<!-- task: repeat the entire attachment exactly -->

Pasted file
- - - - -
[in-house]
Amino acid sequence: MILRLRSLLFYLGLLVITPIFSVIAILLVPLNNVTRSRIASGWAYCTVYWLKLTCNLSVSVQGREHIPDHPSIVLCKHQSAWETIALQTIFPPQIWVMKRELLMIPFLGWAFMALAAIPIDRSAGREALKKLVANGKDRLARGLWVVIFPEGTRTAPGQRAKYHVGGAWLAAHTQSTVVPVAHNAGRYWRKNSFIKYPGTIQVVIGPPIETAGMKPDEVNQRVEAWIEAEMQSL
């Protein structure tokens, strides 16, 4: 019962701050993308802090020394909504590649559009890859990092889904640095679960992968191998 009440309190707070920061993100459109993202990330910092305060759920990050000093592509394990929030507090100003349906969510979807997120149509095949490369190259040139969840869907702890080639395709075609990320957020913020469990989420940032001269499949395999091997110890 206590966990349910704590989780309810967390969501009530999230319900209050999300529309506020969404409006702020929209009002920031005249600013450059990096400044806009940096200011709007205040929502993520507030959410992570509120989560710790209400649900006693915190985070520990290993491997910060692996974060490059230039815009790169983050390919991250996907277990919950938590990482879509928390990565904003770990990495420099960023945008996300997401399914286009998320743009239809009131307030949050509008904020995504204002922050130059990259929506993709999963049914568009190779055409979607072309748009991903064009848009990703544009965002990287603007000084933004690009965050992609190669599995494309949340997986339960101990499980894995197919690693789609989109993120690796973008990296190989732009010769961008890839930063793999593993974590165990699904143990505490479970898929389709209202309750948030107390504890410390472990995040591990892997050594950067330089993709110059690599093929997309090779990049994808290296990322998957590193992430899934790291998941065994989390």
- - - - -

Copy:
[in-house]
Amino acid sequence: MILRLRSLLFYLGLLVITPIFSVIAILLVPLNNVTRSRIASGWAYCTVYWLKLTCNLSVSVQGREHIPDHPSIVLCKHQSAWETIALQTIFPPQIWVMKRELLMIPFLGWAFMALAAIPIDRSAGREALKKLVANGKDRLARGLWVVIFPEGTRTAPGQRAKYHVGGAWLAAHTQSTVVPVAHNAGRYWRKNSFIKYPGTIQVVIGPPIETAGMKPDEVNQRVEAWIEAEMQSL
């Protein structure tokens, strides 16, 4: 019962701050993308802090020394909504590649559009890859990092889904640095679960992968191998 009440309190707070920061993100459109993202990330910092305060759920990050000093592509394990929030507090100003349906969510979807997120149509095949490369190259040139969840869907702890080639395709075609990320957020913020469990989420940032001269499949395999091997110890 206590966990349910704590989780309810967390969501009530999230319900209050999300529309506020969404409006702020929209009002920031005249600013450059990096400044806009940096200011709007205040929502993520507030959410992570509120989560710790209400649900006693915190985070520990290993491997910060692996974060490059230039815009790169983050390919991250996907277990919950938590990482879509928390990565904003770990990495420099960023945008996300997401399914286009998320743009239809009131307030949050509008904020995504204002922050130059990259929506993709999963049914568009190779055409979607072309748009991903064009848009990703544009965002990287603007000084933004690009965050992609190669599995494309949340997986339960101990499980894995197919690693789609989109993120690796973008990296190989732009010769961008890839930063793999593993974590165990699904143990505490479970898929389709209202309750948030107390504890410390472990995040591990892997050594950067330089993709110059690599093929997309090779990049994808290296990322998957590193992430899934790291998941065994989390």